Gobius cruentatus is a species that, as we can deduce from its name, belongs to the Gobiidae family. It is a benthic species, so it lives on the seabed in coastal waters up to 40 meters deep. The geographical distribution of this species covers the eastern Atlantic Ocean, from the southwest of Ireland to the coasts of Senegal, being also present in a large part of the Mediterranean Sea.
The body of Gobius cruentatus can reach maximum total lengths of 18 cm, especially in male specimens, which tend to be slightly longer than females. The body of this species is cylindrical and elongated, slightly compressed laterally. It has a large and relatively wide head, with two large eyes located in the upper lateral part of the head, which give it a wide visual range. The mouth is large, located at the lower anterior end and is slightly oriented upwards. It has two dorsal fins, the first is shorter than the second, but nevertheless its height is greater than the second, especially in the first rays. This first dorsal fin has 6 spines. The second dorsal fin has one spine followed by 14 soft rays. The pectoral fins are broad and large, somewhat oval in shape and consist of 20 to 21 soft rays. The pelvic fins are modified to form a sucker, although in this particular species this modification is not complete. Finally, the caudal fin is broad and with a rounded profile.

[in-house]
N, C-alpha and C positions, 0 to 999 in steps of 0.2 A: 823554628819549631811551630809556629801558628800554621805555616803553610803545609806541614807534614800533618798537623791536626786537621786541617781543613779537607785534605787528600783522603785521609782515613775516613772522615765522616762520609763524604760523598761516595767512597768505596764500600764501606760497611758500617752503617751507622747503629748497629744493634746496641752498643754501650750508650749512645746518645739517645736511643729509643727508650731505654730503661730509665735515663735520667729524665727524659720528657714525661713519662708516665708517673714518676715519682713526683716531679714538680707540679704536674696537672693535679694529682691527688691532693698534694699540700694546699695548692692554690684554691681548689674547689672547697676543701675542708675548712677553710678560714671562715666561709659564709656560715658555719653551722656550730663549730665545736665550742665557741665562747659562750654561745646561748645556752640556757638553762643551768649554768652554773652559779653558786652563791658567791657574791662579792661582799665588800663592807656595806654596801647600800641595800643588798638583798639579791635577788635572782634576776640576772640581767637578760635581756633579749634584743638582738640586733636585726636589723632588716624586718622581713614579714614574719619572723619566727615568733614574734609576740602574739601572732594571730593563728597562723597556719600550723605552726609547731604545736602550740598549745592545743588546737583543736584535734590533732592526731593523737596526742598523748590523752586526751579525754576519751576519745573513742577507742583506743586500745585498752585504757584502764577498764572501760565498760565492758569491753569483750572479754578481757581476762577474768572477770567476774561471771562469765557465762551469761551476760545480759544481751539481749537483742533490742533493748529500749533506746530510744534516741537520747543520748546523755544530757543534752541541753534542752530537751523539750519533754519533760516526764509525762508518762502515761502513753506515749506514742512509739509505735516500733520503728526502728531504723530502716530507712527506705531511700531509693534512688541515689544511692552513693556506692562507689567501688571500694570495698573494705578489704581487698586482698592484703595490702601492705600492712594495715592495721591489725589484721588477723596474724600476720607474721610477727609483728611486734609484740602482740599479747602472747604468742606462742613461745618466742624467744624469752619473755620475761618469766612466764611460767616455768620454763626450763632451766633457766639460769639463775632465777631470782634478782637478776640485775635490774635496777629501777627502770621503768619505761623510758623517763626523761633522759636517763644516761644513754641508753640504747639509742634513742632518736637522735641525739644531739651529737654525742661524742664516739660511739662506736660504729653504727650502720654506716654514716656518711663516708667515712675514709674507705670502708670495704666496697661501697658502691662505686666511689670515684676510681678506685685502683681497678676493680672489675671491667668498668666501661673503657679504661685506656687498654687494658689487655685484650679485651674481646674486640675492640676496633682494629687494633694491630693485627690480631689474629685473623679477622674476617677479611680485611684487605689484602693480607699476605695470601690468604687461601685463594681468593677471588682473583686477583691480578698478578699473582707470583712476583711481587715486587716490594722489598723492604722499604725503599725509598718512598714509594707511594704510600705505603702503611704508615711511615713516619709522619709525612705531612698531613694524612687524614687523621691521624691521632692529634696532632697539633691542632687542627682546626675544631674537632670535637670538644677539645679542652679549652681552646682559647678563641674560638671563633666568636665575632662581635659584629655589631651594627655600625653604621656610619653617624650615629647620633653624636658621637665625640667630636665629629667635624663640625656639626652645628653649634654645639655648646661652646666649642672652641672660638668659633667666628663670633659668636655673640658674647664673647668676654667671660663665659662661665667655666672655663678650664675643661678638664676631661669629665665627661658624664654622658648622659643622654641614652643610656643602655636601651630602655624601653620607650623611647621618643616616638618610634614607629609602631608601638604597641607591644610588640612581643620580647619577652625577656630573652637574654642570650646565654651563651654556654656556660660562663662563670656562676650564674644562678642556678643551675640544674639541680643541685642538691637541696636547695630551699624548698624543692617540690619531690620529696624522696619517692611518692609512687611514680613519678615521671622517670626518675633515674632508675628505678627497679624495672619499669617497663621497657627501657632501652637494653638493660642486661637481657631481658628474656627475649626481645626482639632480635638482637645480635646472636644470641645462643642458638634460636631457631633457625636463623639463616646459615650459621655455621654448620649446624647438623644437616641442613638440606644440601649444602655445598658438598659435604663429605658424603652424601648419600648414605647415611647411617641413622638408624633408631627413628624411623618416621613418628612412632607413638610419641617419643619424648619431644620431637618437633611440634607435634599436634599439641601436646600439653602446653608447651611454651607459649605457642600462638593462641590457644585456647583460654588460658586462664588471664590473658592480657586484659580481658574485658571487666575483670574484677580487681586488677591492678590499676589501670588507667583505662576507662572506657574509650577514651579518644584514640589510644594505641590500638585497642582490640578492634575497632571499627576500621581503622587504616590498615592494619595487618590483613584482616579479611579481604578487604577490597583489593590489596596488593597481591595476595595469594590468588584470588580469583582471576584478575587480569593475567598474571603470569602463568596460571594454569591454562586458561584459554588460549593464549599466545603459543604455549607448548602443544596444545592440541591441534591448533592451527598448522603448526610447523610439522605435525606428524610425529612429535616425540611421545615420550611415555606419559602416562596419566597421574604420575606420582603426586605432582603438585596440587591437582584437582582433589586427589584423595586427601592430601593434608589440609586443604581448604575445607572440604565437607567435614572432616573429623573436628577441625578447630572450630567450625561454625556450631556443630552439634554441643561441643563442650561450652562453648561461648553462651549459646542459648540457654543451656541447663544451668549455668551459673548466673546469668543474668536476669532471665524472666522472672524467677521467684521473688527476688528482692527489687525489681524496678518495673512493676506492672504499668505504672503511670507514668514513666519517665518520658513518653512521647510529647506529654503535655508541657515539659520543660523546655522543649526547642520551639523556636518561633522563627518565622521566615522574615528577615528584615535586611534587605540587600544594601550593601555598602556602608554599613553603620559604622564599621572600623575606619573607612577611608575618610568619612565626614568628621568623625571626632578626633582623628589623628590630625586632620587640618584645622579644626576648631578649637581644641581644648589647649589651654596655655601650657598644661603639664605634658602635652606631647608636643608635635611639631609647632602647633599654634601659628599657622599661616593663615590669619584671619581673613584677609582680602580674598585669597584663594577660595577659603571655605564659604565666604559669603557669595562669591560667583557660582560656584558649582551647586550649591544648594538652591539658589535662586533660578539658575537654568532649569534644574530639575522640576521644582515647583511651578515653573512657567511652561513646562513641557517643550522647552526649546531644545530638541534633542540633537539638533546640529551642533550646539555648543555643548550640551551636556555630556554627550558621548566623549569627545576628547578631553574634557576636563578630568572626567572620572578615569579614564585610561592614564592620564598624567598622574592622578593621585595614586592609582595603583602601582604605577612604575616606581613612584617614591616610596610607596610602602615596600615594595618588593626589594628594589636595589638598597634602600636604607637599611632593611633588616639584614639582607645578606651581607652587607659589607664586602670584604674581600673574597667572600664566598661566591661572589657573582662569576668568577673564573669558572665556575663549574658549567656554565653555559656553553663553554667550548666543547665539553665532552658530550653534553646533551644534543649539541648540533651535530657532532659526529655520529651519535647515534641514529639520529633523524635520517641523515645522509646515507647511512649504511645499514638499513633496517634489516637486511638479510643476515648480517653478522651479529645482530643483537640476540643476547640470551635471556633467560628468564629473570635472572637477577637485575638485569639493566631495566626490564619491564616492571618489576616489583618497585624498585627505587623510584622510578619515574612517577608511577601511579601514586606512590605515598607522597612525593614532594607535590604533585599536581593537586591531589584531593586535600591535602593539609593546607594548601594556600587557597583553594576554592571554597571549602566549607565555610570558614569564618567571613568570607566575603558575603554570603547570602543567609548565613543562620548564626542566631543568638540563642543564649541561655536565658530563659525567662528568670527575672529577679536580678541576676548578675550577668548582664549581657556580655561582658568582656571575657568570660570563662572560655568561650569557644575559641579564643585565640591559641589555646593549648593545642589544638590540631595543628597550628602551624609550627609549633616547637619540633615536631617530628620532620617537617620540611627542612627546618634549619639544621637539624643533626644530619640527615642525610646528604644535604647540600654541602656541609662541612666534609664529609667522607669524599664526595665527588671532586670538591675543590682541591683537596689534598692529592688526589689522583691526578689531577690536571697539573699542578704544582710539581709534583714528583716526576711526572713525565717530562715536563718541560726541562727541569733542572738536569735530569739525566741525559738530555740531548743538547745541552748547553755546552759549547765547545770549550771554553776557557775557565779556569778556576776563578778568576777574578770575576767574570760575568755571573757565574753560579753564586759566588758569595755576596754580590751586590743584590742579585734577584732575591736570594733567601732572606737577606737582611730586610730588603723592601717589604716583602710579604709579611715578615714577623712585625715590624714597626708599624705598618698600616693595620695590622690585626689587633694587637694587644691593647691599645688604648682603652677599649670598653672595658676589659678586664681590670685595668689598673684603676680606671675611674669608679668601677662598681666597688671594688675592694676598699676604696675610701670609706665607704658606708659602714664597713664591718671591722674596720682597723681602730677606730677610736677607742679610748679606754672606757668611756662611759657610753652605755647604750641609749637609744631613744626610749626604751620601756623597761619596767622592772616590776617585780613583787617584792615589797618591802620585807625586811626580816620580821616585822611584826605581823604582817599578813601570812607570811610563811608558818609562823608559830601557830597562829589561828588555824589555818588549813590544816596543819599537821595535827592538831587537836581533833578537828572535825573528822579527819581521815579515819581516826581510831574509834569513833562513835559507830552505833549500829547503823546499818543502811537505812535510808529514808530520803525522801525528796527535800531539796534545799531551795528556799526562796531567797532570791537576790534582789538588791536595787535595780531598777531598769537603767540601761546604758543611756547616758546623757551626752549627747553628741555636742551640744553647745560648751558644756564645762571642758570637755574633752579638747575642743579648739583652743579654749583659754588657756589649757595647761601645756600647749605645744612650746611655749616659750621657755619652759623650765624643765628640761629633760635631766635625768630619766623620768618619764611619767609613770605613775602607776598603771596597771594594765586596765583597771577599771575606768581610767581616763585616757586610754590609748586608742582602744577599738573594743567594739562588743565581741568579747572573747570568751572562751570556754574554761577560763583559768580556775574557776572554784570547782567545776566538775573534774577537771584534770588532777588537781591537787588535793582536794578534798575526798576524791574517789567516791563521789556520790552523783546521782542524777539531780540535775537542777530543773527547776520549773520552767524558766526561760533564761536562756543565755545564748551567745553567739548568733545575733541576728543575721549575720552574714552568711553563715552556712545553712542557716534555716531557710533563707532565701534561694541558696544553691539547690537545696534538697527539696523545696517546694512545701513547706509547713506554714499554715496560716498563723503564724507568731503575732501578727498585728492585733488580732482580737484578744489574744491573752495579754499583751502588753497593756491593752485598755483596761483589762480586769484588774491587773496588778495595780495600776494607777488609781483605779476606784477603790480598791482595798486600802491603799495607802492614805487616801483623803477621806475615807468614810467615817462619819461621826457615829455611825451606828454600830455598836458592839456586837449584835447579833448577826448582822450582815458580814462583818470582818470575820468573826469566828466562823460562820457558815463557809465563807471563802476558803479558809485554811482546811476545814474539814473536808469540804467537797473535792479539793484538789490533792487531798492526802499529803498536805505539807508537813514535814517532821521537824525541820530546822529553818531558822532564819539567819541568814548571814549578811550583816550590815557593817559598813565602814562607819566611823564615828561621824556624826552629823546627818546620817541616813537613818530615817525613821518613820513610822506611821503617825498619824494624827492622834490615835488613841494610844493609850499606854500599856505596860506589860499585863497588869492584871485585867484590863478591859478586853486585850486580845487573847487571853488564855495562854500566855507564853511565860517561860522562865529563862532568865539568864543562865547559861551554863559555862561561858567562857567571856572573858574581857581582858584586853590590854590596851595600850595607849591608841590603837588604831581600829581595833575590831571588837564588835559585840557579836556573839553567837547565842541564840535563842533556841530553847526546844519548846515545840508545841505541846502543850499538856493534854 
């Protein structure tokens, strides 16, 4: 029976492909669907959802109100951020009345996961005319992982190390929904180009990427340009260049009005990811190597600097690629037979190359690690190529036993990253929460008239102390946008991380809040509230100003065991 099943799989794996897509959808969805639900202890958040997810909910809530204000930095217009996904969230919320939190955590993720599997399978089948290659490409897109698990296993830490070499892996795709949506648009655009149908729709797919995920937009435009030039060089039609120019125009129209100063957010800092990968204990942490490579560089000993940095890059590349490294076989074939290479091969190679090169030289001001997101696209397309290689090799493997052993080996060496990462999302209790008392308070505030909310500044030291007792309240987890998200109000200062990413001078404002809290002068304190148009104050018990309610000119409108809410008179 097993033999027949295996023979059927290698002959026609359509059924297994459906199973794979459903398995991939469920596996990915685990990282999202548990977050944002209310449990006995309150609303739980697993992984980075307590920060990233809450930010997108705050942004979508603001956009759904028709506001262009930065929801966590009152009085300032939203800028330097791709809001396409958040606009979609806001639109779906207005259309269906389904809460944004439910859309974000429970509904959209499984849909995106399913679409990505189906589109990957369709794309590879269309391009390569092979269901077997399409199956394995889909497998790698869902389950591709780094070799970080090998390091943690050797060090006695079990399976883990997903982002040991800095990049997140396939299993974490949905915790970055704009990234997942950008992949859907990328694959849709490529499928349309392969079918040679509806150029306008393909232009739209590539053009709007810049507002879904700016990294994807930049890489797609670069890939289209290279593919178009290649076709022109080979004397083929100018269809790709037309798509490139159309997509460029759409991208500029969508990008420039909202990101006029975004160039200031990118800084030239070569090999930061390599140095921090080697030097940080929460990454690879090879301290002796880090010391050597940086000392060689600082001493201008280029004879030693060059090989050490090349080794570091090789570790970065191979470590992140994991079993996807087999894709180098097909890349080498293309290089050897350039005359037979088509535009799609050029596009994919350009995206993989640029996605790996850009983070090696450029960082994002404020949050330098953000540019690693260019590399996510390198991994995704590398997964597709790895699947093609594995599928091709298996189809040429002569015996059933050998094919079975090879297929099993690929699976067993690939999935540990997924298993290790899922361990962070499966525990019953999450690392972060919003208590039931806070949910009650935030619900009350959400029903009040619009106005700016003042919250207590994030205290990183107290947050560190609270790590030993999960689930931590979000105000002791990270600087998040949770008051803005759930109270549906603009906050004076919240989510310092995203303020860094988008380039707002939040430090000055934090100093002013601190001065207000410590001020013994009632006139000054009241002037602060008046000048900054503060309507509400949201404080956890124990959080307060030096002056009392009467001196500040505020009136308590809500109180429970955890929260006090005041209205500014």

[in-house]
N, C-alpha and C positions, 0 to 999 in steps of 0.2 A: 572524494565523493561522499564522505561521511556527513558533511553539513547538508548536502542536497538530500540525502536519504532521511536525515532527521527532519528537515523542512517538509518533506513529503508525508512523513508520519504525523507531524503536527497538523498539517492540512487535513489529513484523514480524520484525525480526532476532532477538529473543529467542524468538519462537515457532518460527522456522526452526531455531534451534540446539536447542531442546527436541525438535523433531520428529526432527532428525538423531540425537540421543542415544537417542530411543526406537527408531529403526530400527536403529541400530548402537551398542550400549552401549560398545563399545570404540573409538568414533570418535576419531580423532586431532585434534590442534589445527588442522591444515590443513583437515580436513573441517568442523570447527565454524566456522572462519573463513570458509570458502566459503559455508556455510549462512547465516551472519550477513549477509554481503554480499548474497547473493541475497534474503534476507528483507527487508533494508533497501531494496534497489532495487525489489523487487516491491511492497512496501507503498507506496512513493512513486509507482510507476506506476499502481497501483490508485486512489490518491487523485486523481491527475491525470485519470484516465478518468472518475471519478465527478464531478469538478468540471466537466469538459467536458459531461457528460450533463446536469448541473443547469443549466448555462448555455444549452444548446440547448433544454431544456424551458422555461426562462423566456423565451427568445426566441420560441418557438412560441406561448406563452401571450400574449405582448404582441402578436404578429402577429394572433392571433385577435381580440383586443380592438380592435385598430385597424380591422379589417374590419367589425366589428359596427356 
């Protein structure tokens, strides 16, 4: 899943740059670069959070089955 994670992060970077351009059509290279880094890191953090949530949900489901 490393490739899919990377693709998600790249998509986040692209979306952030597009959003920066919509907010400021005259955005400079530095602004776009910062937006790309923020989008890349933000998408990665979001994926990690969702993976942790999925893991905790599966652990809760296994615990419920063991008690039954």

Chromatically, the body of Gobius cruentatus is dominated by brown and red colors. The red is especially noticeable in the head area and especially in the lips, hence its common name of red-mouthed goby. Throughout its body we find several dark and light spots that give it a partly marbled appearance that is more accentuated in juveniles and somewhat less in adults.
Gobius cruentatus is a sedentary species, and as we have said at the beginning, benthic. It stays next to rocks observing its vicinity to capture its prey, among which we find small fish and certain species of molluscs and crustaceans.Photos: